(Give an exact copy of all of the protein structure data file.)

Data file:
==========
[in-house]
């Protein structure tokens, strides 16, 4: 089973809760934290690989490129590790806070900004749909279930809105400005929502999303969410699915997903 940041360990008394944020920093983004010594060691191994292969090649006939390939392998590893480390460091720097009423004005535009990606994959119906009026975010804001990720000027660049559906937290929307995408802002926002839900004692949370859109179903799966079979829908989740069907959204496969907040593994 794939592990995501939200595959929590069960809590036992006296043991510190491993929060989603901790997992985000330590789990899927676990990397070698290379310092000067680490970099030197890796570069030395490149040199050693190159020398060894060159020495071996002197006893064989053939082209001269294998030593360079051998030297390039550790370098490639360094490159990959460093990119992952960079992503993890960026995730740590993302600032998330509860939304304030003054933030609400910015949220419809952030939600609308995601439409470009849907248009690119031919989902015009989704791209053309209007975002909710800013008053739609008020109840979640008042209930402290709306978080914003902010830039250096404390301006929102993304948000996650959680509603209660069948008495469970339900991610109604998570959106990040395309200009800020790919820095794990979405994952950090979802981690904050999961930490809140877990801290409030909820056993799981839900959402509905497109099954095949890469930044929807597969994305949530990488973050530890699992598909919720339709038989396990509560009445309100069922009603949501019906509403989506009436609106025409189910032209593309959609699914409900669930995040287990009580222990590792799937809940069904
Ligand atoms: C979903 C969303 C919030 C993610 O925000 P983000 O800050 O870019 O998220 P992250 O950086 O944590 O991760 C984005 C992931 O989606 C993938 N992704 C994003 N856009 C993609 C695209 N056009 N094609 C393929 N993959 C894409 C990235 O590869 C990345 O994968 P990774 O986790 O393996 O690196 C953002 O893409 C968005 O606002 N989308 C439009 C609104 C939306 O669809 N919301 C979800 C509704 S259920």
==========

[in-house]
């Protein structure tokens, strides 16, 4: 089973809760934290690989490129590790806070900004749909279930809105400005929502999303969410699915997903 940041360990008394944020920093983004010594060691191994292969090649006939390939392998590893480390460091720097009423004005535009990606994959119906009026975010804001990720000027660049559906937290929307995408802002926002839900004692949370859109179903799966079979829908989740069907959204496969907040593994 794939592990995501939200595959929590069960809590036992006296043991510190491993929060989603901790997992985000330590789990899927676990990397070698290379310092000067680490970099030197890796570069030395490149040199050693190159020398060894060159020495071996002197006893064989053939082209001269294998030593360079051998030297390039550790370098490639360094490159990959460093990119992952960079992503993890960026995730740590993302600032998330509860939304304030003054933030609400910015949220419809952030939600609308995601439409470009849907248009690119031919989902015009989704791209053309209007975002909710800013008053739609008020109840979640008042209930402290709306978080914003902010830039250096404390301006929102993304948000996650959680509603209660069948008495469970339900991610109604998570959106990040395309200009800020790919820095794990979405994952950090979802981690904050999961930490809140877990801290409030909820056993799981839900959402509905497109099954095949890469930044929807597969994305949530990488973050530890699992598909919720339709038989396990509560009445309100069922009603949501019906509403989506009436609106025409189910032209593309959609699914409900669930995040287990009580222990590792799937809940069904
Ligand atoms: C979903 C969303 C919030 C993610 O925000 P983000 O800050 O870019 O998220 P992250 O950086 O944590 O991760 C984005 C992931 O989606 C993938 N992704 C994003 N856009 C993609 C695209 N056009 N094609 C393929 N993959 C894409 C990235 O590869 C990345 O994968 P990774 O986790 O393996 O690196 C953002 O893409 C968005 O606002 N989308 C439009 C609104 C939306 O669809 N919301 C979800 C509704 S259920």